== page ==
“On our first day of shooting we spent an entire day trying to capture a good shot of pancakes. We almost quit on the spot,” admits Ben Towill, one of the restaurant owners and writers behind this week’s featured book, The Fat Radish Kitchen Diaries. The Fat Radish serves up vegetable-centric English cuisine, but make no mistake: This cookbook reaches further into the restaurant team’s history than a simple recitation of recipes from the menu. The Fat Radish Kitchen Diaries is full of vibrant, funny tales of the journey it takes to build a successful restaurant business (and to write a truly gorgeous cookbook).
That’s not to say the food isn’t remarkable. As far as restaurant cookbooks go, The Fat Radish Kitchen Diaries is remarkably cookable, filled from the first page to the last with recipes that you’ll easily be able to make and enjoy in your home kitchen. The book features traditional English fare, like Cottage Pie, Brussels Sprout Bubble and Squeak (recipe after the link for you to enjoy at home), and Scotch Eggs. The Fat Radish Kitchen Diaries also includes a couple of nods to pub favorites, like The Fat Radish Cheeseburger and Spring Onion Rings with Tartar Sauce. The book is organized seasonally, but the gorgeous images dare you to wait until spring to enjoy the Leek and Peekytoe Crab Gratin or the Charred Snap Peas with Mint Salt and Chili Oil. The Fat Radish Kitchen Diaries even has a recipe for Banoffee Pie, something many Americans have wondered about since the first time they watched Love Actually.
Yep, you read that right. When you’ve got multiple dishes in the works for a party, the trusty slow cooker has your back. It frees up oven and stove space, and its low-and-slow cooking method will bring out the best in meatballs, spiced nuts, sticky pudding and even hot chocolate. For a retro touch, you could even serve these genius party dishes from Food Network Kitchen straight out of your appliance. Read more
Cancel your plans, because Food Network Magazine has got a delicious weekend itinerary already set up for you, and Bobby Flay is along for the fun, too. Tune in to Top 10 Restaurants with Food Network Magazine to do a culinary food tour of the country without ever having to leave that comfy, cozy couch of yours.
When you’re not lounging in preparation for your rigorous virtual food tour, you can catch an all-new episode of Rewrapped. The contestants are put to the test as they try to recreate a Pepperidge Farm Oatmeal Raisin Cookie in a pinch and incorporate the cookie into a grilled meal. And don’t forget to catch Cutthroat Kitchen, because this upcoming episode features ultimate ponchos, breakfast quesadillas , meatloaf, recliners, cupcakes and a cupcake-box obstacle course of sorts.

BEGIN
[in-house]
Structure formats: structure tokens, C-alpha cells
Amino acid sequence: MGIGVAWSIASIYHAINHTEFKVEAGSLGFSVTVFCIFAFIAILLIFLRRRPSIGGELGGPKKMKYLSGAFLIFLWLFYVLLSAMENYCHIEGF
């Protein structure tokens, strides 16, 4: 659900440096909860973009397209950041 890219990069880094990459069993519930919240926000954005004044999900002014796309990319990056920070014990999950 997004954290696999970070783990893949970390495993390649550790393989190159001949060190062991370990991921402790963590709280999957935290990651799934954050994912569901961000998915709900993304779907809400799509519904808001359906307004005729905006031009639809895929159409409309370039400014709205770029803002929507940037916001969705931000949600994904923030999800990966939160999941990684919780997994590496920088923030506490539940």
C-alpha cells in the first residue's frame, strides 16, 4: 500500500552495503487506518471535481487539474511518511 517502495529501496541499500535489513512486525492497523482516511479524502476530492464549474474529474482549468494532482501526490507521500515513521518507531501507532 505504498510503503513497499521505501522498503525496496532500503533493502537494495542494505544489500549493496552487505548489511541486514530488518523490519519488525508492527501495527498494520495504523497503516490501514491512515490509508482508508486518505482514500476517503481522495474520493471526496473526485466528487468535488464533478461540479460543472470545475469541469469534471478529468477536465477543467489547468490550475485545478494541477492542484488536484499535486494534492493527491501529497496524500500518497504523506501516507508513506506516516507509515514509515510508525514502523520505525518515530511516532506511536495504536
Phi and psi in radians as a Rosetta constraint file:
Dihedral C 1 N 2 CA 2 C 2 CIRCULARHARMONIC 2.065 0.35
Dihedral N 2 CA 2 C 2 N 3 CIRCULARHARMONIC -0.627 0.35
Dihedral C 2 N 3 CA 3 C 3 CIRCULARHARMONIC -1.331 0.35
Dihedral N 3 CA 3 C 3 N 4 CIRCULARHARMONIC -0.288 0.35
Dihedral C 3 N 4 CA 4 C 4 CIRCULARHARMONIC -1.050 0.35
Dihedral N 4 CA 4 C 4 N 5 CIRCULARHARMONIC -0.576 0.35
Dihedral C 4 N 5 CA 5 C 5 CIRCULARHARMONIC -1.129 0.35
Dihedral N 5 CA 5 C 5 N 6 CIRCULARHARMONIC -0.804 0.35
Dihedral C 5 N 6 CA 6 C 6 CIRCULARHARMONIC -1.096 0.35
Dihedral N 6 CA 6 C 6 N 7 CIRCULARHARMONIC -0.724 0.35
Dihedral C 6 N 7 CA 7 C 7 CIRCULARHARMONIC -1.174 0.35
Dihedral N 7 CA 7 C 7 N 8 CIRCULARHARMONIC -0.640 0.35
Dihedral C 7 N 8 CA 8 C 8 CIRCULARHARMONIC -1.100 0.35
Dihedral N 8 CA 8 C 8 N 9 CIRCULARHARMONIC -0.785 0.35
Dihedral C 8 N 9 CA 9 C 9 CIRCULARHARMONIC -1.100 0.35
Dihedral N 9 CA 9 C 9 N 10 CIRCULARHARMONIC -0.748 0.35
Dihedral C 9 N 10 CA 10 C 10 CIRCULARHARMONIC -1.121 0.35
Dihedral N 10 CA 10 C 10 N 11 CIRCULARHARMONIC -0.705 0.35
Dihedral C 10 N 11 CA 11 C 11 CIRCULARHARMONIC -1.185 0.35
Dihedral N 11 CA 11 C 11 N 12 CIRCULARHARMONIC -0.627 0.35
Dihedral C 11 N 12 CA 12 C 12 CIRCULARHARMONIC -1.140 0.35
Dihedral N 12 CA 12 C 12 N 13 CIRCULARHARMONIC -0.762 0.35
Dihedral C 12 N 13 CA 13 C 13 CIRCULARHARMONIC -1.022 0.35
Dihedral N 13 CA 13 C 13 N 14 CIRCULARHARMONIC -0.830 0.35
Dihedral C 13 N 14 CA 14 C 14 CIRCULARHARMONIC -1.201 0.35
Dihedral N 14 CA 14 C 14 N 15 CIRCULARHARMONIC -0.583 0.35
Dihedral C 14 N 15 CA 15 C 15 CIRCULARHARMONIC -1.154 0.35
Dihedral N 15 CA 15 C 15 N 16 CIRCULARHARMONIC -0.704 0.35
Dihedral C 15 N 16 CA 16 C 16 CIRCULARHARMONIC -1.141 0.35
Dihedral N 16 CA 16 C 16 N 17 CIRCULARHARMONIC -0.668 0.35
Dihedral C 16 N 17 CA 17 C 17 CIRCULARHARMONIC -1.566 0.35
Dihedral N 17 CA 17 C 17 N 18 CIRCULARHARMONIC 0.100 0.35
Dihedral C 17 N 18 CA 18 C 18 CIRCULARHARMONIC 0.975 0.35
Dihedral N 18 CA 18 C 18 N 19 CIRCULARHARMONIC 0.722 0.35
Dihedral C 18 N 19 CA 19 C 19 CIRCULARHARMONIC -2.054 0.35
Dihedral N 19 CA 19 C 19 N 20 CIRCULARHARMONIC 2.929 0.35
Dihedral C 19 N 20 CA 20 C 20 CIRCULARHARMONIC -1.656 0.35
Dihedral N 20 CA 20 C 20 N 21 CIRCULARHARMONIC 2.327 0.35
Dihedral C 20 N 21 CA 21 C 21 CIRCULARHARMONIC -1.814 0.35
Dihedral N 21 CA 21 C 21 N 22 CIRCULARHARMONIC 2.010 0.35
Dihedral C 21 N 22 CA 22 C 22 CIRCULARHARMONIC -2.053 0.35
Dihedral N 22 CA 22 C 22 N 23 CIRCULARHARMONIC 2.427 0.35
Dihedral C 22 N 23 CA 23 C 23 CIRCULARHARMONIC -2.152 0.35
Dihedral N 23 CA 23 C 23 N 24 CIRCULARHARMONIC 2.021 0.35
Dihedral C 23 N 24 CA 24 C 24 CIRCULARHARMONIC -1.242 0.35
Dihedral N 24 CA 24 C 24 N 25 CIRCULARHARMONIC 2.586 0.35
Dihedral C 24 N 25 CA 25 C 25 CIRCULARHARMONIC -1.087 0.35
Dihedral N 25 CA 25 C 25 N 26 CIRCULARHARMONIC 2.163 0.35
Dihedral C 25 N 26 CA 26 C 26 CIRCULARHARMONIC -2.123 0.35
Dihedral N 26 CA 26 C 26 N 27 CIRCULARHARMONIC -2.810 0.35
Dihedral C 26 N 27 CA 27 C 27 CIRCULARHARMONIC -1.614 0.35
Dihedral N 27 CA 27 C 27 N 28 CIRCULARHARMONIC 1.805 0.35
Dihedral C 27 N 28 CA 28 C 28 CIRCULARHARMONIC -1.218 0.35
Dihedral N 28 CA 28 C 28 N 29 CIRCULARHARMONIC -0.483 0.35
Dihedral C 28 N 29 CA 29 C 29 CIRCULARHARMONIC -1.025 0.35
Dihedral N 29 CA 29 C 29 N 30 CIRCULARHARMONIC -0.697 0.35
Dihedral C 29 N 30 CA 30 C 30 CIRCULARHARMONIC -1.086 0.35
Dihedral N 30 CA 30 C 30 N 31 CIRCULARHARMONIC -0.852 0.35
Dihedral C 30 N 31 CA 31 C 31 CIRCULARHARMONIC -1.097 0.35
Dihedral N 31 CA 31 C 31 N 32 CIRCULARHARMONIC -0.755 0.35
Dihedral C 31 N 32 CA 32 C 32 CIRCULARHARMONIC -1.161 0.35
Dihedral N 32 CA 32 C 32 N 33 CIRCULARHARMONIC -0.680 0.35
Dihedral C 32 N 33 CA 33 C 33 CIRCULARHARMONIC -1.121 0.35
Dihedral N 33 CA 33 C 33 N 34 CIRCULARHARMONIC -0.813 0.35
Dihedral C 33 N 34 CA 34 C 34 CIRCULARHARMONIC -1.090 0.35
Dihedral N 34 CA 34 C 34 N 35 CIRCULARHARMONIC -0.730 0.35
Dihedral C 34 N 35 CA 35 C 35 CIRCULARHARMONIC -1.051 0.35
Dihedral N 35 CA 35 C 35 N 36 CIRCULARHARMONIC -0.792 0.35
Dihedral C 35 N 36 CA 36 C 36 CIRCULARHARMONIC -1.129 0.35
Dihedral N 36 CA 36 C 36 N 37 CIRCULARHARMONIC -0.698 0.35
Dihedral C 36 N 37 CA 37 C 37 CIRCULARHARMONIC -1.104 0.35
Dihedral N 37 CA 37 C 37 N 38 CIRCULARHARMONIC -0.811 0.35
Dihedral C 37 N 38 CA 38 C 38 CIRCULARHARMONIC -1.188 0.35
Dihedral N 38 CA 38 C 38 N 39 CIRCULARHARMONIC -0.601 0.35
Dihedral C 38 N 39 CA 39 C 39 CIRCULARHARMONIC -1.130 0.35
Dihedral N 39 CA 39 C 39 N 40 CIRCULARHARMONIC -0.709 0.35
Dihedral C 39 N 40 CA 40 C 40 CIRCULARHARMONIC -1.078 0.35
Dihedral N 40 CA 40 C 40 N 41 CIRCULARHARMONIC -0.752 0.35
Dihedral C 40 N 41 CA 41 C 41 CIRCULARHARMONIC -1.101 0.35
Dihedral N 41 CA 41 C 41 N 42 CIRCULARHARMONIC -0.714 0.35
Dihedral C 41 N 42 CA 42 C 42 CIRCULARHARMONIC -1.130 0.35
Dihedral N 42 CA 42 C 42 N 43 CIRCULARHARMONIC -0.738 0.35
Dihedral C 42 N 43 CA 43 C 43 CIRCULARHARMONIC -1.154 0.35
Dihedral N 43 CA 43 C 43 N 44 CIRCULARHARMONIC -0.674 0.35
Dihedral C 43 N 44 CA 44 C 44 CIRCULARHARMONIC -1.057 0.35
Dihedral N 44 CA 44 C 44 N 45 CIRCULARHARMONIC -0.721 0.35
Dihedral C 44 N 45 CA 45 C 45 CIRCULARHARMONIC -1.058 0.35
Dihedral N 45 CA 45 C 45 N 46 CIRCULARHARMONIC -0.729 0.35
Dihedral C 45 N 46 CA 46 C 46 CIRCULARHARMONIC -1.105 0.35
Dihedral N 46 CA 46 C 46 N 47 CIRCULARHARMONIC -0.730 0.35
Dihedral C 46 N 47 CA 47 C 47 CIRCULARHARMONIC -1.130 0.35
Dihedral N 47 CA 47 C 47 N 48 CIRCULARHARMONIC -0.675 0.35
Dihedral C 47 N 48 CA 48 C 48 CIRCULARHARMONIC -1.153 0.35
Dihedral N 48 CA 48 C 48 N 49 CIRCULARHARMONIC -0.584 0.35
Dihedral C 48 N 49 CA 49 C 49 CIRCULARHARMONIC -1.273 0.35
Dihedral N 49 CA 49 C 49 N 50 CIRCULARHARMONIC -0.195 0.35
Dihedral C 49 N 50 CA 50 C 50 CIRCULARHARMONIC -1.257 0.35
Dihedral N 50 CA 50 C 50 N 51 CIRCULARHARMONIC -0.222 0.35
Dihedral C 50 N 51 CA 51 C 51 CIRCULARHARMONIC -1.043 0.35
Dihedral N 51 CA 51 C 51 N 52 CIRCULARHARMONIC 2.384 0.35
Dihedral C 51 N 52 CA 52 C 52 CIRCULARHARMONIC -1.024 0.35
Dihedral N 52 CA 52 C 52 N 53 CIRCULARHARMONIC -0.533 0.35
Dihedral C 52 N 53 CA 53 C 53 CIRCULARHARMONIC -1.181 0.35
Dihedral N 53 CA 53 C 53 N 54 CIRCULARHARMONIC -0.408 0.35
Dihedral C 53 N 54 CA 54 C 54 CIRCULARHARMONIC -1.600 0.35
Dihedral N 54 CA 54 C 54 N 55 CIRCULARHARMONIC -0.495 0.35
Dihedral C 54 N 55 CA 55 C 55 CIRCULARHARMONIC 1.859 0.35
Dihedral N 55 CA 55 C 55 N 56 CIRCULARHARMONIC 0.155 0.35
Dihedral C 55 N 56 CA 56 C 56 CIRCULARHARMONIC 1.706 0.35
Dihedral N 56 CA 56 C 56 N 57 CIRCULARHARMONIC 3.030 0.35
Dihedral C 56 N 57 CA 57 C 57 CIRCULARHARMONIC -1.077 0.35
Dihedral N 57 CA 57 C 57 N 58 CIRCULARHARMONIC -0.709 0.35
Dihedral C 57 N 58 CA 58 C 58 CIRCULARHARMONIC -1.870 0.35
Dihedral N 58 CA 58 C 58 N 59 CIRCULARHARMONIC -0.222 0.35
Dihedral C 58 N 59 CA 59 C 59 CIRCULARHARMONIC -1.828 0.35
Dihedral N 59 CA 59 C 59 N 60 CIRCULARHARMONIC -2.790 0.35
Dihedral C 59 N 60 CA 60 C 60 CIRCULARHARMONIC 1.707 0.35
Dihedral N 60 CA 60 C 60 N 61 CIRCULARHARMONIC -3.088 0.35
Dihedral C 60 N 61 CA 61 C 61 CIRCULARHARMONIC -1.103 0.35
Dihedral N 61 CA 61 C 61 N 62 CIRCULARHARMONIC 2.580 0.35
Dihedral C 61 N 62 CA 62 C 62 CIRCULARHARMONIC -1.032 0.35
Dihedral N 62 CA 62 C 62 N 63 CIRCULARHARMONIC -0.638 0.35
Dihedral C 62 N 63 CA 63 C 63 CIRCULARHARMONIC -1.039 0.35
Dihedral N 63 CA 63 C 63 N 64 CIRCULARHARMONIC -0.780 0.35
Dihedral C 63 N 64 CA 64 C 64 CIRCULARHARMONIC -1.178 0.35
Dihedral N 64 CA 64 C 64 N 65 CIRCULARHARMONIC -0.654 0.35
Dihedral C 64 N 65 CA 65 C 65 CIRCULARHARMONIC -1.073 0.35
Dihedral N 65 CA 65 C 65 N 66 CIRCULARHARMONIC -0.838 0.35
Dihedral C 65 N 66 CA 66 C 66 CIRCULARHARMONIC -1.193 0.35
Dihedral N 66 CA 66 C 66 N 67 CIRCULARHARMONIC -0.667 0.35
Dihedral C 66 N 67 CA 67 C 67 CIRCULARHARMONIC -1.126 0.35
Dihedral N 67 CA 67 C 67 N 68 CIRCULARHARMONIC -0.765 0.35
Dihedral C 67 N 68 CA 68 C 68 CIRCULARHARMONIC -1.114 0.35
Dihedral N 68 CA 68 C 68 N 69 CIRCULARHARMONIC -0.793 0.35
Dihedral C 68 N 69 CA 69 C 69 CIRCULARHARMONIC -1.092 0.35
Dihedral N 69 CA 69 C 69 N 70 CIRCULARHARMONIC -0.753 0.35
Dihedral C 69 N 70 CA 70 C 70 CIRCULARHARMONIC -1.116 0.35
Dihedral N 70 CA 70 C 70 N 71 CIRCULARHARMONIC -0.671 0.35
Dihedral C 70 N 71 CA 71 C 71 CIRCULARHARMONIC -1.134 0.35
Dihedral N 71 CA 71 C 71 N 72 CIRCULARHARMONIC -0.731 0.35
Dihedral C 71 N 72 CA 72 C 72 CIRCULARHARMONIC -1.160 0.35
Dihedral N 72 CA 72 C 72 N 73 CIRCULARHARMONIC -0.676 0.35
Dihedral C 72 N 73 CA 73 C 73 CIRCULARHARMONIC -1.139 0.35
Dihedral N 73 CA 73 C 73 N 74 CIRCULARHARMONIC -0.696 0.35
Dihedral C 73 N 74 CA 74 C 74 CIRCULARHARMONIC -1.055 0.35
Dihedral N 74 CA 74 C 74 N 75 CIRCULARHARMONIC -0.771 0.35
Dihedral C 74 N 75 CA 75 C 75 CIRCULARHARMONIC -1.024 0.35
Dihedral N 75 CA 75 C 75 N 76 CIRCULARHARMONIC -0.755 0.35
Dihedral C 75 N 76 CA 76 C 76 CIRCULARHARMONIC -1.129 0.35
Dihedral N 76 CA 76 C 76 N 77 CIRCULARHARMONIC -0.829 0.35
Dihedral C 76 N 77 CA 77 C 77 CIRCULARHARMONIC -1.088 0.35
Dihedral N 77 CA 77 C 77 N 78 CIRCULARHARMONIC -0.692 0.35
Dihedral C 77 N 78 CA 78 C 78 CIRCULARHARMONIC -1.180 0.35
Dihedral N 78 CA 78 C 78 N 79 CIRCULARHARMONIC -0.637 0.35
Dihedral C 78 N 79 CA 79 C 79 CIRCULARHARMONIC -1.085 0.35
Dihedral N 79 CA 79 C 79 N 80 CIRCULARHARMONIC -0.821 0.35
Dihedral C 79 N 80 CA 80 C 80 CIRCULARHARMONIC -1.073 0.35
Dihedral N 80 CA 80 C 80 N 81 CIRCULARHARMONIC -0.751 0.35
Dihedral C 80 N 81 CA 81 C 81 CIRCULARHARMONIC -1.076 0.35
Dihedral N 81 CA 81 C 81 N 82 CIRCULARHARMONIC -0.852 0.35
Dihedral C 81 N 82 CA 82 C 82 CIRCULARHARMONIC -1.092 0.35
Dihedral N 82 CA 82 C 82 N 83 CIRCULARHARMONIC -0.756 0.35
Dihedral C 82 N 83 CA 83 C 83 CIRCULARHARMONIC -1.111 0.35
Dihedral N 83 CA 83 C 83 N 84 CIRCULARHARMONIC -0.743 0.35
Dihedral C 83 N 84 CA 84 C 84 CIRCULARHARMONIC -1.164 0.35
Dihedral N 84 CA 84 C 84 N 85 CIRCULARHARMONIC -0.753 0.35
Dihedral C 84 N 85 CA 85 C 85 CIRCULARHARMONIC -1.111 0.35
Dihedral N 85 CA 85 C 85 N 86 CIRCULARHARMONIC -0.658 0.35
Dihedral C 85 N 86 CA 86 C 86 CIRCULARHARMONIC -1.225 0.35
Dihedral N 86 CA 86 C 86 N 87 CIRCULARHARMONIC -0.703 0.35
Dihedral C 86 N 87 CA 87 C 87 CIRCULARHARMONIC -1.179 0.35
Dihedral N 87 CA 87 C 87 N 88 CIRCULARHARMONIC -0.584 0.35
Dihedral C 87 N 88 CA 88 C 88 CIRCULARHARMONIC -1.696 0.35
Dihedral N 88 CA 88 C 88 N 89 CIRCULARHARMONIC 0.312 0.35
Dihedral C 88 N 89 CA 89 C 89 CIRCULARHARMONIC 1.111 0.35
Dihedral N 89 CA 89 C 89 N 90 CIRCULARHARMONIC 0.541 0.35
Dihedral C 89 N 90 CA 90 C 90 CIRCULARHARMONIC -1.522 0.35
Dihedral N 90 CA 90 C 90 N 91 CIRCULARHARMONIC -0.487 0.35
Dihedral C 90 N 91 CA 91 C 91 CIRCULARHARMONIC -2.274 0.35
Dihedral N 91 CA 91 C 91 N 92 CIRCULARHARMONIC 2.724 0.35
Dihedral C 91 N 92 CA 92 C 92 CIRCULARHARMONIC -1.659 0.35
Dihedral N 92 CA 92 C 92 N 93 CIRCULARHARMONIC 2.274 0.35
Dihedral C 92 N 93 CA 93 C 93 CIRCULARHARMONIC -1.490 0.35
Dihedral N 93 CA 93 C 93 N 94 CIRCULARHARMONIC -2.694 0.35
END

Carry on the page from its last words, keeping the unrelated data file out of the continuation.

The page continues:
Tim Federle, the mixologist mastermind behind Tequila Mockingbird, is back and quippier than ever in his new book for new parents, Hickory Daiquiri Dock. Squeeze happy hour in right after bedtime with these nursery rhyme-inspired cocktails, garnished with a twist of humor. All your kids’ favorites are present and accounted for, from Rocks-N-Rye, Baby and Wee Willie Whiskey to Mary Had a Little Dram and London Binge, I’m Falling Down. Give the Bloody Mary, Quite Contrary a try for yourself (recipe for you to try at home after the link).
Unlike parenthood, the rules for enjoying a refreshing cocktail are simple. “Rule No. 1: Don’t serve anything alcoholic in a sippy cup! Rule No. 2: Drink what you like and don’t stress out too much about rules. Rule No. 3: make fresh ice. You don’t want your cocktail to taste like a frozen hot dog.” The drinks are simple, designed to be mixed quickly and deliciously. Federle candidly declares, “If a drink requires more than, say, three alcoholic components (I’m looking at you, Long Island iced tea), but it doesn’t taste alcoholic at all (I’m glaring at you, Long Island iced tea), grab a beer and hide in the attic.”
I’m not sure if it’s just in my social circles, but I find that the number of potluck parties I’m invited to skyrockets this time of year. So many invitations are issued with the request that we bring a dish to share. And while I don’t mind traveling to various gatherings with my casserole dish or slow cooker in tow, I do sometimes find myself stumped for ideas as to what to bring.
Salads are often good, but they rarely keep their crunch as long as I’d like. Desserts are always welcome, but I prefer to bring something savory, on the chance that everyone else made something for the sweet table. And that leaves me forever on the search for a portable main dish.